Taiwan’s higher technological and vocational education reforms were initiated in 1996. The reforms intended to convert all traditional junior colleges into institutes of technology or universities of technology. The purpose of this study was to understand English instructors’ perceptions of students’ self-awareness of learning after the higher education reforms. A self-administered questionnaire was utilized for this study by using a quantitative paradigm. A total of 750 English instructors were included in the sample for this study. The total number of returned questionnaires was 497 copies out of the 750 sent, resulting in a 66% return rate.
This study found no important or consistent predictability of students’ self-awareness of learning when using instructors’ age, years of teaching experience in higher education, gender, college affiliation, educational background and academic rank. While there existed a strong level of negative perception among the decisive respondents, that level of support (or lack of positive perception) was not predictable based upon a multitude of predictive factors. It was notable that student self-awareness of learning received extremely negative responses from all respondents. Thus, students’ self-awareness of learning should be a major concern and there must be an integration of programs designed for improving the students’ learning motivation toward self-awareness. In addition, the Ministry of Education should provide and increase financial support and a further training for the students necessary to improve the employment capability.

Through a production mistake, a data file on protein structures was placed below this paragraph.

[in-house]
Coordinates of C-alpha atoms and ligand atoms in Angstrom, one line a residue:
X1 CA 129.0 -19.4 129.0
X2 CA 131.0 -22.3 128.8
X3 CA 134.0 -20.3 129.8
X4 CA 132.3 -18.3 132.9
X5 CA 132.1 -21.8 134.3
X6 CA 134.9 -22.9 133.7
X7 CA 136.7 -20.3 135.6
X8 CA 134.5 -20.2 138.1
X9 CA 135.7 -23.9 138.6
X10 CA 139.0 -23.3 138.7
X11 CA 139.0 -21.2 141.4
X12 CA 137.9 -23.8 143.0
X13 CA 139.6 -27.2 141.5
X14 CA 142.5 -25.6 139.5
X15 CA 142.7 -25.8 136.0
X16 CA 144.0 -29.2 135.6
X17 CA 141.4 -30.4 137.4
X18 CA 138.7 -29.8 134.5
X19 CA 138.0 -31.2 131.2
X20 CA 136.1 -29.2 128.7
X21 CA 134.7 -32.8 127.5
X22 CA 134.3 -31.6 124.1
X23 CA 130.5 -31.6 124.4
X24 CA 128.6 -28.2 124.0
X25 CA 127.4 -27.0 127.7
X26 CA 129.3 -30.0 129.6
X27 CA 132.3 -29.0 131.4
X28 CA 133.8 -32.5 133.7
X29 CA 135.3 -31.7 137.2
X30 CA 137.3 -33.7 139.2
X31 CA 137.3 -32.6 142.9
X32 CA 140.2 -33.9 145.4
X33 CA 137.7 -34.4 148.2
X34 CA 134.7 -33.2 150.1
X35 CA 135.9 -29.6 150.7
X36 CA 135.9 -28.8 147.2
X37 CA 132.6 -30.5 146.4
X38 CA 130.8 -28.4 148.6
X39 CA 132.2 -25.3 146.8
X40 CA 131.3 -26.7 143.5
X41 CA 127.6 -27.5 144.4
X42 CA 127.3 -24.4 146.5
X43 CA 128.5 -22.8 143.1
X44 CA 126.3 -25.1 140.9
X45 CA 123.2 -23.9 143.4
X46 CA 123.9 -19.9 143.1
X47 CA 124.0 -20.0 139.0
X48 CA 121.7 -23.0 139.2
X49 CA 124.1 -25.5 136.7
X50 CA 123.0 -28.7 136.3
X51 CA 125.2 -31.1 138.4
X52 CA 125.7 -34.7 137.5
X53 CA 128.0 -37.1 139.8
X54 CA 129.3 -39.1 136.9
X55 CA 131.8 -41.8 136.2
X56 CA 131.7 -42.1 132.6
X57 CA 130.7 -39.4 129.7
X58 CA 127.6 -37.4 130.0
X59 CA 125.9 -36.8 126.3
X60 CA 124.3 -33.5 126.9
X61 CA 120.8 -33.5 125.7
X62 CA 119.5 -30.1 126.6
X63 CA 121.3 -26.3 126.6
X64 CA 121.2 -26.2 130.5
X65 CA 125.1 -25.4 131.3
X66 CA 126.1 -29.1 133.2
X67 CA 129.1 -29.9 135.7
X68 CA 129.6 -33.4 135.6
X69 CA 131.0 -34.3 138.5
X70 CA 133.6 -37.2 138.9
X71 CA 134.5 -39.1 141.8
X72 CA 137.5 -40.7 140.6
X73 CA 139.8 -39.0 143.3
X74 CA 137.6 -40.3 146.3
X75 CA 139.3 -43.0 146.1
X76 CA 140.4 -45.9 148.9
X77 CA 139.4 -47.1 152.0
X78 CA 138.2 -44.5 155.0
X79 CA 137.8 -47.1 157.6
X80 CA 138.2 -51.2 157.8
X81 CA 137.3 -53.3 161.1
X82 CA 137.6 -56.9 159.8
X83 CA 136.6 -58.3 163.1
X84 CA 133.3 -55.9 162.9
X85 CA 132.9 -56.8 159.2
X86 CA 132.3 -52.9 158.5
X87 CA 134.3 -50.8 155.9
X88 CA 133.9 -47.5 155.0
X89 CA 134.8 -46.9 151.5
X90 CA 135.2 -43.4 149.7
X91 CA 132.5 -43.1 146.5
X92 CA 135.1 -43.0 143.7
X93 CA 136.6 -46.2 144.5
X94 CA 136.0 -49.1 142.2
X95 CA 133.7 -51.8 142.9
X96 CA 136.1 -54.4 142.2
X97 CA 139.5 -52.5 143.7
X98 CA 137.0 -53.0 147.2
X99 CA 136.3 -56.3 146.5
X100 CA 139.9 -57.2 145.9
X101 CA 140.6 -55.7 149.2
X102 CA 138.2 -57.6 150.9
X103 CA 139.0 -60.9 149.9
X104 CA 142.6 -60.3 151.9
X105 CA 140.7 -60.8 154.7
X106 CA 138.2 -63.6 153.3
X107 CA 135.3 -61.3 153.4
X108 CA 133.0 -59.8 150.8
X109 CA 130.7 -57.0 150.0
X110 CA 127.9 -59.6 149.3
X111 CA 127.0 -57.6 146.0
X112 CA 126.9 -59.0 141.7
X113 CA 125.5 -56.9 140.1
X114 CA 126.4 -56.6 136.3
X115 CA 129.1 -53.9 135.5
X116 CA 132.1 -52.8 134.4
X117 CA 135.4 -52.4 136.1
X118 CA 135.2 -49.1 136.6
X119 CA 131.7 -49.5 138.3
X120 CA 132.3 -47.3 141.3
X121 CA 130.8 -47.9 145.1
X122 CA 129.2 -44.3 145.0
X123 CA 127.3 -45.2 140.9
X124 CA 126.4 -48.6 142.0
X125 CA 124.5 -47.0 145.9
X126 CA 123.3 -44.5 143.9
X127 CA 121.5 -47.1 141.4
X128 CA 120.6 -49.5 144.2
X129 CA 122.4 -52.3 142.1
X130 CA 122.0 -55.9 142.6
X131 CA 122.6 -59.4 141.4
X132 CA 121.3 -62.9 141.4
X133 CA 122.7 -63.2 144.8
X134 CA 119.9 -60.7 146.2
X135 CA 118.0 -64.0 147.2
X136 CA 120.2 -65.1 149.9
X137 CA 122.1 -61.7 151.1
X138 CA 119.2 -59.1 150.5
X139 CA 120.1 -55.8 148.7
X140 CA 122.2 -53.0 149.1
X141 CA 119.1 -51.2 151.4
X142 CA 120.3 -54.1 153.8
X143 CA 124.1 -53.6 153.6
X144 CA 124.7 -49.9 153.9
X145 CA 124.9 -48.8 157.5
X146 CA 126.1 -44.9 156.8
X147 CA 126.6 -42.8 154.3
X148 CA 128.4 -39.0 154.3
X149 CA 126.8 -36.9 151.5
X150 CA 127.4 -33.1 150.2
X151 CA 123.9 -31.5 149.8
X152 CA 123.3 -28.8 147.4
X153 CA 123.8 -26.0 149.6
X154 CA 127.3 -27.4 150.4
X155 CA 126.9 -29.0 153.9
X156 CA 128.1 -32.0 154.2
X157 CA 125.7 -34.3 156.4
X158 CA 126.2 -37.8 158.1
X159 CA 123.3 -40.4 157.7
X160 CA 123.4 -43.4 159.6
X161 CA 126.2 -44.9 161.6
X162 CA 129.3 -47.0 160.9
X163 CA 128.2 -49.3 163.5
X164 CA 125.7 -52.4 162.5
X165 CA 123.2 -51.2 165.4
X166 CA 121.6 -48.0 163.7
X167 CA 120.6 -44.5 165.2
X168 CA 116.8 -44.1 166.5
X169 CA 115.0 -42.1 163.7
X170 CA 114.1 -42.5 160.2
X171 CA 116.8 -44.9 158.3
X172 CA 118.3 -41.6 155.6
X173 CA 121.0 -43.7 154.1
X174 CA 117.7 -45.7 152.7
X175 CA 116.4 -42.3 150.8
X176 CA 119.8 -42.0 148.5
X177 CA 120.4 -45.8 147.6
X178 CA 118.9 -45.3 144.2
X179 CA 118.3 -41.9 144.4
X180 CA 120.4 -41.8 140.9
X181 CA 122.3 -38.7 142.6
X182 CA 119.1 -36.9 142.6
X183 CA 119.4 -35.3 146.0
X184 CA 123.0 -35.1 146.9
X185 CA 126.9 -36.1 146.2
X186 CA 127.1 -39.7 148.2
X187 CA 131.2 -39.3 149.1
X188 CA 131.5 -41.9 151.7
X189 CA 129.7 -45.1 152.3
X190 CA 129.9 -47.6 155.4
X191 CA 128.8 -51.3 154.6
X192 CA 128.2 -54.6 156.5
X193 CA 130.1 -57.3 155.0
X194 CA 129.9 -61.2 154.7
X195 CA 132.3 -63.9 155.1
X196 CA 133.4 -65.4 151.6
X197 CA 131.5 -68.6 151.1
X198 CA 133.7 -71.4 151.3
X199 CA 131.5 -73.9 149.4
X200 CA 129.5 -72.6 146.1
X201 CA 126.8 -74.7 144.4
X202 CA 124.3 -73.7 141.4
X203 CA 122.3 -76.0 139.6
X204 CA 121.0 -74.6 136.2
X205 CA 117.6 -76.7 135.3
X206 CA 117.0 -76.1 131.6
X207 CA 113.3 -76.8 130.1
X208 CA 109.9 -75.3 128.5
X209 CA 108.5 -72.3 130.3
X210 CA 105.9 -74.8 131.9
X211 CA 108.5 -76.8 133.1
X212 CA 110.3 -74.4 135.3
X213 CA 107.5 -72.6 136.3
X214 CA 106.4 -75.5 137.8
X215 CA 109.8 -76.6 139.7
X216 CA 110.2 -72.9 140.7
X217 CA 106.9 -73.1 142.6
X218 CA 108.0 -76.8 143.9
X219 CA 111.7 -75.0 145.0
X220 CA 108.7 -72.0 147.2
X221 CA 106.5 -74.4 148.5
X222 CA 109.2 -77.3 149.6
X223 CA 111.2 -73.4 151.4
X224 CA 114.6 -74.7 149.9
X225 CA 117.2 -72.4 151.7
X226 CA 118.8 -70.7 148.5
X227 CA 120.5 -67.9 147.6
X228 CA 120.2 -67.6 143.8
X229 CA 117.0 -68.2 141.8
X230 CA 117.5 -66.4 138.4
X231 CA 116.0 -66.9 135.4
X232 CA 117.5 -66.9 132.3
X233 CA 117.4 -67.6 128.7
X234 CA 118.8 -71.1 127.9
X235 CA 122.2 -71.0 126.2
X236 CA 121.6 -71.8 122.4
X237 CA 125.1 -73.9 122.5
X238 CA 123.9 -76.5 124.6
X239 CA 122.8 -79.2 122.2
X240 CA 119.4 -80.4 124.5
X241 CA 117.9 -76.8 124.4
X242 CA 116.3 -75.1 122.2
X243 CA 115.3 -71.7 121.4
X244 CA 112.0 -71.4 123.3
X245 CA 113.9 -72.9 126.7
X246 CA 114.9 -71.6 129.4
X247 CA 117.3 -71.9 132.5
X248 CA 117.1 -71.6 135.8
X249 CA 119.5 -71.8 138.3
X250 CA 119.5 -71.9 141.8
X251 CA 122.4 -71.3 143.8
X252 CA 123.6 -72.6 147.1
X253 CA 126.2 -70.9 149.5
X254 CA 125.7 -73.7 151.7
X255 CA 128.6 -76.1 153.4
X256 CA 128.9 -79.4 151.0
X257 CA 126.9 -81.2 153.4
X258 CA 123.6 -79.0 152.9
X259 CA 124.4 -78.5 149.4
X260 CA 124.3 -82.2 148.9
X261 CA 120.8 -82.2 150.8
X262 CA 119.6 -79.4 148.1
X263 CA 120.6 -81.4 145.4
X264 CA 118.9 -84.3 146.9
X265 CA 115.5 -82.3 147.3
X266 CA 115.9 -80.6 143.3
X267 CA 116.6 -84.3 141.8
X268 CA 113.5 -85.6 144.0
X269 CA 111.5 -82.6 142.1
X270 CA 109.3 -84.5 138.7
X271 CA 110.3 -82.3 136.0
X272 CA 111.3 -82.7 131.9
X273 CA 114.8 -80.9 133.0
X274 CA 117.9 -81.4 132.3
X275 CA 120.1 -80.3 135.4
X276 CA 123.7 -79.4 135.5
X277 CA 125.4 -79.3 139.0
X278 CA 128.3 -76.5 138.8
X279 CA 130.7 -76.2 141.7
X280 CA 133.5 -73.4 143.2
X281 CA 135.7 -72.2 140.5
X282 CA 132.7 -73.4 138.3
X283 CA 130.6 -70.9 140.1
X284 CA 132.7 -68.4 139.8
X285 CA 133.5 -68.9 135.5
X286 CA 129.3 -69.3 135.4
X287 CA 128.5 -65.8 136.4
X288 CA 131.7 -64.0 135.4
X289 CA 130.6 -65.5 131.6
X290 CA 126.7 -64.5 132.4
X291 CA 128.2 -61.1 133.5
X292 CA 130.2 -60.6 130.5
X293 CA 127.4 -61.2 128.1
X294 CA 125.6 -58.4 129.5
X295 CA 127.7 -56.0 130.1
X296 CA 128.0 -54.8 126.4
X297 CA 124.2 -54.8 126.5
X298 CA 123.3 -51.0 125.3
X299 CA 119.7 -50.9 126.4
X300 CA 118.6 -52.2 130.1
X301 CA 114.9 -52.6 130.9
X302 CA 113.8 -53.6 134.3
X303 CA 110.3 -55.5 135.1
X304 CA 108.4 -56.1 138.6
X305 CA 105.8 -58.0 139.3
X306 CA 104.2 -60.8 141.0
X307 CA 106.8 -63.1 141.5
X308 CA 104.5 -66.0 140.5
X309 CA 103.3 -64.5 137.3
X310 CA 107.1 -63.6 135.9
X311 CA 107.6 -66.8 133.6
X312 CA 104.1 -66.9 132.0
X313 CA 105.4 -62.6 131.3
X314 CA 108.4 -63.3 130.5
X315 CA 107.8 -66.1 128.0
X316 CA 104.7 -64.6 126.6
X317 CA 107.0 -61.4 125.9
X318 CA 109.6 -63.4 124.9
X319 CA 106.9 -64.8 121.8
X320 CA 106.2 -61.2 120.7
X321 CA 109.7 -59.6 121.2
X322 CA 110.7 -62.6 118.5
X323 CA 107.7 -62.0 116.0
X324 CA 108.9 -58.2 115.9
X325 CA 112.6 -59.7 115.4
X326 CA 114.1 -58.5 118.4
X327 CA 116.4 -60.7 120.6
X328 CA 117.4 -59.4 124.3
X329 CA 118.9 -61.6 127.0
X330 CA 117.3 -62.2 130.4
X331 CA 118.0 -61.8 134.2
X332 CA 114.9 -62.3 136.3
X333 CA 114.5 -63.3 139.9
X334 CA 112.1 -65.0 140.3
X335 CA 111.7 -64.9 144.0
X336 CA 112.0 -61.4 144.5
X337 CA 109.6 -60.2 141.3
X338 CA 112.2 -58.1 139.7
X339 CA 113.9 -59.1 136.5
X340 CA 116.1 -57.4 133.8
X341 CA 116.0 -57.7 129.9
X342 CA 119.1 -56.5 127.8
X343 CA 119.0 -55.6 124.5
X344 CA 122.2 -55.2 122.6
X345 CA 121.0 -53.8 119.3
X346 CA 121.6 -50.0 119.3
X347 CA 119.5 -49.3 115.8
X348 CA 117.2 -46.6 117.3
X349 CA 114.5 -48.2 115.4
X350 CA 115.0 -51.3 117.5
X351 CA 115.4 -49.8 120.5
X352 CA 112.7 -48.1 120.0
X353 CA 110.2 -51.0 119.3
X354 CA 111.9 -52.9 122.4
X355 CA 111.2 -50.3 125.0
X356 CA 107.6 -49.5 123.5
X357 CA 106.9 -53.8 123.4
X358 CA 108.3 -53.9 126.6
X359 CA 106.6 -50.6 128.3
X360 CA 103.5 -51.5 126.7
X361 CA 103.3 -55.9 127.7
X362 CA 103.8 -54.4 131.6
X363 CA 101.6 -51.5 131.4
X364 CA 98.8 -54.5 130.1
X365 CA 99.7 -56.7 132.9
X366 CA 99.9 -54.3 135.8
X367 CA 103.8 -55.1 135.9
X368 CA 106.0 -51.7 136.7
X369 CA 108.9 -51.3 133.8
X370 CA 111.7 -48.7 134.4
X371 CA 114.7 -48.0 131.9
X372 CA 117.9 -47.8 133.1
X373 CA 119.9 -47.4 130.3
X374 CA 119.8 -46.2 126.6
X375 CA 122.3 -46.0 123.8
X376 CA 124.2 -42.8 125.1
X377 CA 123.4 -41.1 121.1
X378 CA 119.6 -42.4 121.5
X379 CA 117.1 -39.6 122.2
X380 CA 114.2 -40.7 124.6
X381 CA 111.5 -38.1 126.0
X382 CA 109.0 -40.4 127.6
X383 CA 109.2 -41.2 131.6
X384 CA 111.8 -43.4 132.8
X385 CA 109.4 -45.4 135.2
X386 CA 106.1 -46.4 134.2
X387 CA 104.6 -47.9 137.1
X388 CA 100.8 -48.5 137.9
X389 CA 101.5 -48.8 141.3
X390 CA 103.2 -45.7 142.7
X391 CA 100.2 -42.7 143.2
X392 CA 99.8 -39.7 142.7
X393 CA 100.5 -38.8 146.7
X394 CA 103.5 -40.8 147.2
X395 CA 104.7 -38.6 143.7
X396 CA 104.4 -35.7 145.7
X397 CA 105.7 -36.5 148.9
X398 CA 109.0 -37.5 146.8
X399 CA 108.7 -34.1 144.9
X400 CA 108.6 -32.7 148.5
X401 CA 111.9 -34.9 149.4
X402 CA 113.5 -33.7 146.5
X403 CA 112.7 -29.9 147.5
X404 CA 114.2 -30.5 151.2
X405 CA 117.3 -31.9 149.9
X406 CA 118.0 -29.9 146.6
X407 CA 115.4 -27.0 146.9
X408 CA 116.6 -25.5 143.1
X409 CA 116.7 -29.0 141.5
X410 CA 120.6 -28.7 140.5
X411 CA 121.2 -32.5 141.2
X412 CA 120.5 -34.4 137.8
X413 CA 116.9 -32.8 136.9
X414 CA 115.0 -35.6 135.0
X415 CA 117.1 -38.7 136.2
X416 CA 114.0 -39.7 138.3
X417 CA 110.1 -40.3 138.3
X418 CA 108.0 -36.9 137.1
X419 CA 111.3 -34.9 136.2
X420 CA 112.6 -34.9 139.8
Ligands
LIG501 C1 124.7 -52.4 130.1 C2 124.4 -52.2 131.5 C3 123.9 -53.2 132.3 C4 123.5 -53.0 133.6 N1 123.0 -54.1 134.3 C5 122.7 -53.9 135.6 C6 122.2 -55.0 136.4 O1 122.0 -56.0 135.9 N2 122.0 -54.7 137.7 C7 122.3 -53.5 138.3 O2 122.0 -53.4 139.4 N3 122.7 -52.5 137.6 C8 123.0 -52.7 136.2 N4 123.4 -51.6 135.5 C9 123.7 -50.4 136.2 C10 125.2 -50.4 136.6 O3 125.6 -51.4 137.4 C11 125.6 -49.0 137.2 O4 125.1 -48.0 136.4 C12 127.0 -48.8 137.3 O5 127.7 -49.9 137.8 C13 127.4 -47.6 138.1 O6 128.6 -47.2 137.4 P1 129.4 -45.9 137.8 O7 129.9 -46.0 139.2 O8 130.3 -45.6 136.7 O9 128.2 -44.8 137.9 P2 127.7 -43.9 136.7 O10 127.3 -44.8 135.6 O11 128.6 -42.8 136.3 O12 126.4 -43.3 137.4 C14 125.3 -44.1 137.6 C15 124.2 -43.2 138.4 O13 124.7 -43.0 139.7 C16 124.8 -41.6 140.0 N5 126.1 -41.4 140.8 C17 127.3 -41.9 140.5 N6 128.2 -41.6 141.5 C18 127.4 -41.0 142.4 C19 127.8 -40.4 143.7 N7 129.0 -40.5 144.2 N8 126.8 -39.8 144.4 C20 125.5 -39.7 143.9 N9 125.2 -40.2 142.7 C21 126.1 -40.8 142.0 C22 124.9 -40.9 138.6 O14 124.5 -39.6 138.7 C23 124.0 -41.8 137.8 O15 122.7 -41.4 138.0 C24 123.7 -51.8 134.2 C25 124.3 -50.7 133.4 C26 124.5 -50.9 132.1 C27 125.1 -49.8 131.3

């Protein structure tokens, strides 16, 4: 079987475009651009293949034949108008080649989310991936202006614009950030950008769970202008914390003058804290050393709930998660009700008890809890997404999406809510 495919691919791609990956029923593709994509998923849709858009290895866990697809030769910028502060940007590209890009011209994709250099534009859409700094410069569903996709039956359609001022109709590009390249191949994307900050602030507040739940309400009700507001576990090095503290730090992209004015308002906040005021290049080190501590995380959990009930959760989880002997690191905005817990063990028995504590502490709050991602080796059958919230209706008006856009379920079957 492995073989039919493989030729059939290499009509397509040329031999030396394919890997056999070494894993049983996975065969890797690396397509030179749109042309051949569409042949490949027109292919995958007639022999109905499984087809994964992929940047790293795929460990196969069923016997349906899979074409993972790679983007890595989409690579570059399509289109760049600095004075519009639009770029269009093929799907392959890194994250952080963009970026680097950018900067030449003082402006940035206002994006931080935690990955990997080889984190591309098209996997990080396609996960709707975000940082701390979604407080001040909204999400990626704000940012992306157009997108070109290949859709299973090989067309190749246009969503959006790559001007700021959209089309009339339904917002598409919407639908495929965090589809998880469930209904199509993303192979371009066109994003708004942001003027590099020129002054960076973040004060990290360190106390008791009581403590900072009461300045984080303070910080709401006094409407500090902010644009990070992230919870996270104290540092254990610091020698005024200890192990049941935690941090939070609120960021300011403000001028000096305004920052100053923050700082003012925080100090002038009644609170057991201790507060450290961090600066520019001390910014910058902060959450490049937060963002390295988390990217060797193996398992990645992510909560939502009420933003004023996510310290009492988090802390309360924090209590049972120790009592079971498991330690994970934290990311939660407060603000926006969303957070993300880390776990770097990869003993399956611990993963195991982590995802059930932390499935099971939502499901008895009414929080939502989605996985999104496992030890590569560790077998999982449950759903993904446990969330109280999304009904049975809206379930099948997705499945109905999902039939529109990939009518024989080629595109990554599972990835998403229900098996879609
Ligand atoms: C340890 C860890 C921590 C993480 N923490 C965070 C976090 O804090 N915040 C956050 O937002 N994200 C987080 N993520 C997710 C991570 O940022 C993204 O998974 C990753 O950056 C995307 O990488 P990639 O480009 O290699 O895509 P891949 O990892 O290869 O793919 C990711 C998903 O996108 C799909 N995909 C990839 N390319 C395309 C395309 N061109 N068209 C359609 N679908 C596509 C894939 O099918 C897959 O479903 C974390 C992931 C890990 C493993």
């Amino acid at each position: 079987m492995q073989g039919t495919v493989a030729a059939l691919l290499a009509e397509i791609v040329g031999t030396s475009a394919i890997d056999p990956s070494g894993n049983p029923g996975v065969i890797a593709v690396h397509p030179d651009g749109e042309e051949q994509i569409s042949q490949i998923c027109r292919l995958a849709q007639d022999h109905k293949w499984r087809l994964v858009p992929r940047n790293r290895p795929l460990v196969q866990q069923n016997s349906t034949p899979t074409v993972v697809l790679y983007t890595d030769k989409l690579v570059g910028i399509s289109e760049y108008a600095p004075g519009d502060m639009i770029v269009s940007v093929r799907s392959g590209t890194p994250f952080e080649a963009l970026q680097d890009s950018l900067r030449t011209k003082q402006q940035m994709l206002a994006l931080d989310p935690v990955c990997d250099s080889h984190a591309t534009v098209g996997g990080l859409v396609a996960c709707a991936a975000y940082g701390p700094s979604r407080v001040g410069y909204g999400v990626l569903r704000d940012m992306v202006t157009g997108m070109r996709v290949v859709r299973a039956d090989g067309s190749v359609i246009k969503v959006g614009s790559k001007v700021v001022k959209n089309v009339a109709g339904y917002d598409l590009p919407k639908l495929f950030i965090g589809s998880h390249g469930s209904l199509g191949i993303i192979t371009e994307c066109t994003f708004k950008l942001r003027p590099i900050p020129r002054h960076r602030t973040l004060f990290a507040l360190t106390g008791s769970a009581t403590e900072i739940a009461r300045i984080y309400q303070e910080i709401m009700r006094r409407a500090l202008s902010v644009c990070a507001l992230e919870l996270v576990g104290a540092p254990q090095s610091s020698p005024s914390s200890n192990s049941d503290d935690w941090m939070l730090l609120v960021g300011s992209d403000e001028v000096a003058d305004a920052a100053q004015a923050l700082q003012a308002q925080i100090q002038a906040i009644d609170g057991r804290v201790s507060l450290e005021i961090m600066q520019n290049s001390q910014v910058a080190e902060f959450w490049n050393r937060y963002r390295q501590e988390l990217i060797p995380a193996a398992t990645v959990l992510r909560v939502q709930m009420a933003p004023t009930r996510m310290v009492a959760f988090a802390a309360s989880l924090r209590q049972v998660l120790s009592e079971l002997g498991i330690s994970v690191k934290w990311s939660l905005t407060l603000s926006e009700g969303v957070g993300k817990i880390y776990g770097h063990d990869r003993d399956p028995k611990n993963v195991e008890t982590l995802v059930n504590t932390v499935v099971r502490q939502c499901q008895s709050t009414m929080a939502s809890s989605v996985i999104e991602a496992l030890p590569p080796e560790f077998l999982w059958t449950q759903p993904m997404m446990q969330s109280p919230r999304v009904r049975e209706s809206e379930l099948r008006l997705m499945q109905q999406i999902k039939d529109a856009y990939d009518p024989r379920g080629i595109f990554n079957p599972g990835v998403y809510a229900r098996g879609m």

|Keywords:||Teacher’s Perception, Student’s Self-awareness, Higher Education|
Associate Professor, Department of Applied English, HungKuang University, Taichung, Taichung, Taiwan
There are currently no reviews of this product.Write a Review